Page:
Purpose: 1) To determine the effect of a home-based walking exercise program on the sleep quality and quality of life of cancer patients, as well as 2) to determine if enhanced sleep quality was associated with improvement in quality of life over time.
Methods: This is a prospective, longitudinal, two-armed, randomized clinical trial. Participants were recruited from oncology outpatient clinics in two university-based medical centers and were allocated to either usual care (n = 35) or a home-based walking exercise intervention for 8 weeks (n = 36). Measurements included the Taiwanese version of the Pittsburgh Sleep Quality Index, the Medical Outcomes Study Short Form-36, the Taiwanese Version Ratings of the Perceived Exertion Scale, and a walking exercise log. This study was analyzed on an intention-to-treat basis. Effects of the walking exercise program on sleep quality and quality of life were analyzed by the generalized estimating equation method.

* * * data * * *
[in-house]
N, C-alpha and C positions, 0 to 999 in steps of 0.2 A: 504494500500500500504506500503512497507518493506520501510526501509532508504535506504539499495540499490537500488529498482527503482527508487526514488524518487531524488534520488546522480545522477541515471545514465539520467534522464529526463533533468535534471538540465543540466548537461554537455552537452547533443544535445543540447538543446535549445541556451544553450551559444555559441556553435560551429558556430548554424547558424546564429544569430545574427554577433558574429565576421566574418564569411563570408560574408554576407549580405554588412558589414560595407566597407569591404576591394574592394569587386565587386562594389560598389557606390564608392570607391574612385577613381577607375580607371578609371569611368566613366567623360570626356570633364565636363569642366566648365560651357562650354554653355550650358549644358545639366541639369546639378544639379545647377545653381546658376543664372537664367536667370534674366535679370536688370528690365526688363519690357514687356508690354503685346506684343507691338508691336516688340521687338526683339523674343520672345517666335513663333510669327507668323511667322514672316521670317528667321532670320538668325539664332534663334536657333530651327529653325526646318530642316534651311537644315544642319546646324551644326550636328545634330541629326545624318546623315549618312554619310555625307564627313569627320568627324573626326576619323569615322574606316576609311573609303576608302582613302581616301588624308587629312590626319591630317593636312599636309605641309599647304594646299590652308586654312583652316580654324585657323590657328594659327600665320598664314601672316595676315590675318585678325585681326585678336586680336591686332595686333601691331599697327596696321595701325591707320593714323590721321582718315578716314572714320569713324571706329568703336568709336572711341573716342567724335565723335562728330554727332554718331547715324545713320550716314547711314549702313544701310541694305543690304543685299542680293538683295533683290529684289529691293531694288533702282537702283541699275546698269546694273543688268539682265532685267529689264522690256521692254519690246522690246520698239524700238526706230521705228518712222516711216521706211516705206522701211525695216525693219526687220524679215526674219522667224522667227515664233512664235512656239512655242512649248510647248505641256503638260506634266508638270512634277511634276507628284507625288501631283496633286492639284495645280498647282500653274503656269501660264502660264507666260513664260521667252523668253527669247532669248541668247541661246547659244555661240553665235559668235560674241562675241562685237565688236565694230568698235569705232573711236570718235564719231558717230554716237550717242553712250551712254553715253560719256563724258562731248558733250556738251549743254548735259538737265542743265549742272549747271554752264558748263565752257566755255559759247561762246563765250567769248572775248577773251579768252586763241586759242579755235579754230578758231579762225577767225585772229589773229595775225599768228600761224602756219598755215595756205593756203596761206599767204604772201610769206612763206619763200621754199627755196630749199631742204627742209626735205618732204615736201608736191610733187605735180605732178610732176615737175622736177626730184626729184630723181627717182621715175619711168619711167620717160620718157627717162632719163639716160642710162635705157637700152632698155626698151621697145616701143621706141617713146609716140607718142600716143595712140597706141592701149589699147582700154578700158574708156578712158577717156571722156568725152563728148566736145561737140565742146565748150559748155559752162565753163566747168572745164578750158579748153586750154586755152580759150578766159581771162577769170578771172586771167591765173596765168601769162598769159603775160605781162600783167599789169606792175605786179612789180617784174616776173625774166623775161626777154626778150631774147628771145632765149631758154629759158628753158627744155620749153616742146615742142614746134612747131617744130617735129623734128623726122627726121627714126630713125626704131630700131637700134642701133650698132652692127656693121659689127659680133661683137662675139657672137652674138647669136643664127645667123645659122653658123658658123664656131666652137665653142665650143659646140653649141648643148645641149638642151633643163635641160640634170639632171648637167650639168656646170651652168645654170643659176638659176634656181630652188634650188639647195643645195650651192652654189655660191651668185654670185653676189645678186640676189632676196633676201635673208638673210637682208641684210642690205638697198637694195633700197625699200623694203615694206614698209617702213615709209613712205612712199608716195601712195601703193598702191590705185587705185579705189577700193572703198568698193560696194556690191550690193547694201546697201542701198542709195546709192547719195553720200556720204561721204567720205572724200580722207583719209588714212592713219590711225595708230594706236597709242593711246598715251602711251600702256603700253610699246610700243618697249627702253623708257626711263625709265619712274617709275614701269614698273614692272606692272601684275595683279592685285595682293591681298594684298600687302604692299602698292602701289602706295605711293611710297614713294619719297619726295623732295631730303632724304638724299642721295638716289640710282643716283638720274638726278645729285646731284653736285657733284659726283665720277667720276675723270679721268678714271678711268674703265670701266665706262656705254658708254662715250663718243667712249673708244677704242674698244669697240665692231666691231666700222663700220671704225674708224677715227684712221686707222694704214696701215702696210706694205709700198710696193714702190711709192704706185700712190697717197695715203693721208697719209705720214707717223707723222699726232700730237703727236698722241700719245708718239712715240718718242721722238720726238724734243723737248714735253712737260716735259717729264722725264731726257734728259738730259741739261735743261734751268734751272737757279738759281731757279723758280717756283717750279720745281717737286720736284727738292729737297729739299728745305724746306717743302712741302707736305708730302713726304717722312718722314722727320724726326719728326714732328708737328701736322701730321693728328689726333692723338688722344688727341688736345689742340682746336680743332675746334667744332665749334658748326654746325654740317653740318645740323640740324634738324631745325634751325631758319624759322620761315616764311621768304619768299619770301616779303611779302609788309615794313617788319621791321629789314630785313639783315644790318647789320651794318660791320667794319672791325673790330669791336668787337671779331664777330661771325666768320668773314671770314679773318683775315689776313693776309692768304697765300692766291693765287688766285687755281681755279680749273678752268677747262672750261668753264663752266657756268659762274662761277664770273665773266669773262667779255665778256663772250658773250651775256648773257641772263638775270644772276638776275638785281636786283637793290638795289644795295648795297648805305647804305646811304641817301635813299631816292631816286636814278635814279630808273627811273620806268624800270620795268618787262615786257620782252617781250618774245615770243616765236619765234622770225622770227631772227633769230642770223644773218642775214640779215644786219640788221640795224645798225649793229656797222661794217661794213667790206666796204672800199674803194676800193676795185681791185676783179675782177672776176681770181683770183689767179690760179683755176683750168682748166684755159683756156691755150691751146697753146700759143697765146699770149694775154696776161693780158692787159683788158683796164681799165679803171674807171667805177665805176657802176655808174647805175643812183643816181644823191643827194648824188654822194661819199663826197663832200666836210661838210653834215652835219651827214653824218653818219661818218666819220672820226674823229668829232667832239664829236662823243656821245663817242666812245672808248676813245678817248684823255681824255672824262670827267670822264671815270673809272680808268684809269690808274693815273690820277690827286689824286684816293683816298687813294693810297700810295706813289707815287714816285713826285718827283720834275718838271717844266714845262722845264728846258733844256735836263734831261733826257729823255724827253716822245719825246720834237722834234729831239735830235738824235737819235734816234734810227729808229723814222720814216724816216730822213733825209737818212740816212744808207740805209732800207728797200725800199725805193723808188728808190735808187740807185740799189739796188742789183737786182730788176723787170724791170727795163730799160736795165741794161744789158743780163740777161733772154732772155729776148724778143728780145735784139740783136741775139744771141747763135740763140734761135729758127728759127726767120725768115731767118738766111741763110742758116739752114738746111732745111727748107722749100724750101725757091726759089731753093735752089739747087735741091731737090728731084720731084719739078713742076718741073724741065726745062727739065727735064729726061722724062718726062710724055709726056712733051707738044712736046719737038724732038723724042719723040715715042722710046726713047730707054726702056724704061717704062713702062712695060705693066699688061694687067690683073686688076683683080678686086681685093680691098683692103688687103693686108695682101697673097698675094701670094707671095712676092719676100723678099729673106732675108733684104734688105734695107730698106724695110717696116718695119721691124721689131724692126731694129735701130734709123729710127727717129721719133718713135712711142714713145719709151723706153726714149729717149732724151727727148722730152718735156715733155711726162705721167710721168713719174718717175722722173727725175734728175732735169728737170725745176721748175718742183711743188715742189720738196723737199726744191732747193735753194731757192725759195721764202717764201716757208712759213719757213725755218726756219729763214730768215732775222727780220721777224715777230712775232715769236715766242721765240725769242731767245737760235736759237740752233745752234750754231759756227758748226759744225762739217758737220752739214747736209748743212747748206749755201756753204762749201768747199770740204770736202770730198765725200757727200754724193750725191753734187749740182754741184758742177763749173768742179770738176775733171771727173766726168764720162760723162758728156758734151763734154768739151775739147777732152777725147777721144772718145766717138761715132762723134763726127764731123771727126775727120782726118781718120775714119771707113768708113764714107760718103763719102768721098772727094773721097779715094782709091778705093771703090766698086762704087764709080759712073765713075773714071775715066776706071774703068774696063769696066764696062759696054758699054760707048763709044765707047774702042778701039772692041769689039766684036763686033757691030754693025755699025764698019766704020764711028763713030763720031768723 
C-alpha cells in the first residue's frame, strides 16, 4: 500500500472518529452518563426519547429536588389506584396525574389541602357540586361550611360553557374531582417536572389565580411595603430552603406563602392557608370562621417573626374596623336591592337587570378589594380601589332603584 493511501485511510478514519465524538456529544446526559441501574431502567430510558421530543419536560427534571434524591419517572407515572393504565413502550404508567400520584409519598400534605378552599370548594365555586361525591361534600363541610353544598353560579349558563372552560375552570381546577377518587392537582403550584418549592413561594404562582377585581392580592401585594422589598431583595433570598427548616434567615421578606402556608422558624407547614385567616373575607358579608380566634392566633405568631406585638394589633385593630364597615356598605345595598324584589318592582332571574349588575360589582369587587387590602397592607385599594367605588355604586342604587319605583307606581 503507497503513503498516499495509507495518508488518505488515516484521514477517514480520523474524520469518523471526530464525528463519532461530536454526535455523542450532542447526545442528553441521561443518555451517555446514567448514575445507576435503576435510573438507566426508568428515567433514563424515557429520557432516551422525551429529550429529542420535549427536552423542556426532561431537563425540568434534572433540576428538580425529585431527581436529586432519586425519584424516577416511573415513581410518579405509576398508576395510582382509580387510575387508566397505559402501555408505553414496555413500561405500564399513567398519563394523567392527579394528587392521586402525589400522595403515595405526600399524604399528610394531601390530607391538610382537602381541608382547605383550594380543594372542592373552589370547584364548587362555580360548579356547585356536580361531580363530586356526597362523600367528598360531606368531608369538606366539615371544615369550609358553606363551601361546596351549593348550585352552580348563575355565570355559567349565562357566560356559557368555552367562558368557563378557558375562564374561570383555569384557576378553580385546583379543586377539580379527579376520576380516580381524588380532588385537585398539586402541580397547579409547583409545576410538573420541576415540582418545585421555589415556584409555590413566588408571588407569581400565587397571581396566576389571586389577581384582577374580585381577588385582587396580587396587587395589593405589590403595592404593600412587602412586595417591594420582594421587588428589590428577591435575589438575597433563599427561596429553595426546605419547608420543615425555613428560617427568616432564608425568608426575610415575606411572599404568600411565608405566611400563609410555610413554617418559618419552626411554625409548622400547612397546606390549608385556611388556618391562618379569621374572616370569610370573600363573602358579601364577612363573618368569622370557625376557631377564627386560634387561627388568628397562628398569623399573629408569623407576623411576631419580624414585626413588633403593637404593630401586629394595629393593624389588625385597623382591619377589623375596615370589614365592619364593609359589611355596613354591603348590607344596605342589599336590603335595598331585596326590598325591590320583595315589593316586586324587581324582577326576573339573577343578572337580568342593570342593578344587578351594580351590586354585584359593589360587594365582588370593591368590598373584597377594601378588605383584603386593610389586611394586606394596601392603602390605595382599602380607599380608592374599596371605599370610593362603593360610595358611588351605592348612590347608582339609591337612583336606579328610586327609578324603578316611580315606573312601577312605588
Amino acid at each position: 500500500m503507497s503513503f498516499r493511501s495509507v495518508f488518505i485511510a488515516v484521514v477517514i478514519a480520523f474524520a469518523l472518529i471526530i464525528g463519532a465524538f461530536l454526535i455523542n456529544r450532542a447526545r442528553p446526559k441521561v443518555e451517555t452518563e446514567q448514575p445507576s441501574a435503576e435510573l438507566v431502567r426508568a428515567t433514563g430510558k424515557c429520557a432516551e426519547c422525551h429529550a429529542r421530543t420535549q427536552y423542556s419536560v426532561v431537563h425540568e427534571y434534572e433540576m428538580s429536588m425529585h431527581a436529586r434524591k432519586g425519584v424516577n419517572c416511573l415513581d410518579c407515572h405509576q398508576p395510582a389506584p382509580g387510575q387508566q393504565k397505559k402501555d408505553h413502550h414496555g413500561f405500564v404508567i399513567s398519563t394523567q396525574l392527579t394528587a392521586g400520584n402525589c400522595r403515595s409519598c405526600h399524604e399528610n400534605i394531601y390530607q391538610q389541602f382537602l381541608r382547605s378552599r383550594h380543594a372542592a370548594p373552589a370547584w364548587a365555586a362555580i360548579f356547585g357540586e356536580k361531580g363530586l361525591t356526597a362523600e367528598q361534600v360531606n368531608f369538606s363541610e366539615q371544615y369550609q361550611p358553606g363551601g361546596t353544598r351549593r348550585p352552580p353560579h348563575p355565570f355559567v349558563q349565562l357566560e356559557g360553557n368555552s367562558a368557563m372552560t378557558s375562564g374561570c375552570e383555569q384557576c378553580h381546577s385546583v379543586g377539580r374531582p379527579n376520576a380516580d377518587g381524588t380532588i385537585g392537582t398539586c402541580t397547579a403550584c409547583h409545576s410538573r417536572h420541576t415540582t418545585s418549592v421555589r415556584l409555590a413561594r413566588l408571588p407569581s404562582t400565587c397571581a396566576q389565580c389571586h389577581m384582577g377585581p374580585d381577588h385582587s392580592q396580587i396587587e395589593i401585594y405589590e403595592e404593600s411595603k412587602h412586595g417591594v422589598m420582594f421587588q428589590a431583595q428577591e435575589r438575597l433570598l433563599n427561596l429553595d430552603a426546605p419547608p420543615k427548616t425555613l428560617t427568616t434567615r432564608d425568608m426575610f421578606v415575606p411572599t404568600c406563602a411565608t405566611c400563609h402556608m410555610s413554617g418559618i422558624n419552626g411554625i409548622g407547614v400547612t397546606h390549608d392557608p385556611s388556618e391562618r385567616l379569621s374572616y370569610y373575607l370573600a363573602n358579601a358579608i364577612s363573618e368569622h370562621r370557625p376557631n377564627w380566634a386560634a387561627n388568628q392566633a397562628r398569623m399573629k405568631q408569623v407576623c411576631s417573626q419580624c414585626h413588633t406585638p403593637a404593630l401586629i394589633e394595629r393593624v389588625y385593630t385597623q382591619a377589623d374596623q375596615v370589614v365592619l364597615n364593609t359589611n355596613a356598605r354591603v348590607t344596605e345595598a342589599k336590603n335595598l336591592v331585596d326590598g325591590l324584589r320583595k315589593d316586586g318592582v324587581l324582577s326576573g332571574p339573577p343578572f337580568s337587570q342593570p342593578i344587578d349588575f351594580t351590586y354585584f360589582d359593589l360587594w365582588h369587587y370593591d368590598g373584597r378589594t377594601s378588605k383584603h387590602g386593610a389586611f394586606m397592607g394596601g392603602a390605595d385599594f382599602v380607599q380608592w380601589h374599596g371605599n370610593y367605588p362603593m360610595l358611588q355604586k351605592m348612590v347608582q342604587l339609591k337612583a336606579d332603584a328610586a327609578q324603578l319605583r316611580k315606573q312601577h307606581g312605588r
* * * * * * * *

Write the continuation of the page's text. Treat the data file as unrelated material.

Results: Patients in the exercise group reported significant improvements in sleep quality (beta = -3.54, p < 0.01) and the mental health dimension of quality of life (beta = 10.48, p < 0.01). Among patients who exercised, enhanced sleep quality also corresponded with reduced bodily pain (beta = 0.98, p = 0.04) and improvements over time in the mental health dimension of quality of life (beta = -3.87, p < 0.01).
Conclusions: A home-based walking exercise program can be easily incorporated into care for cancer patients who are suffering from sleep disturbances.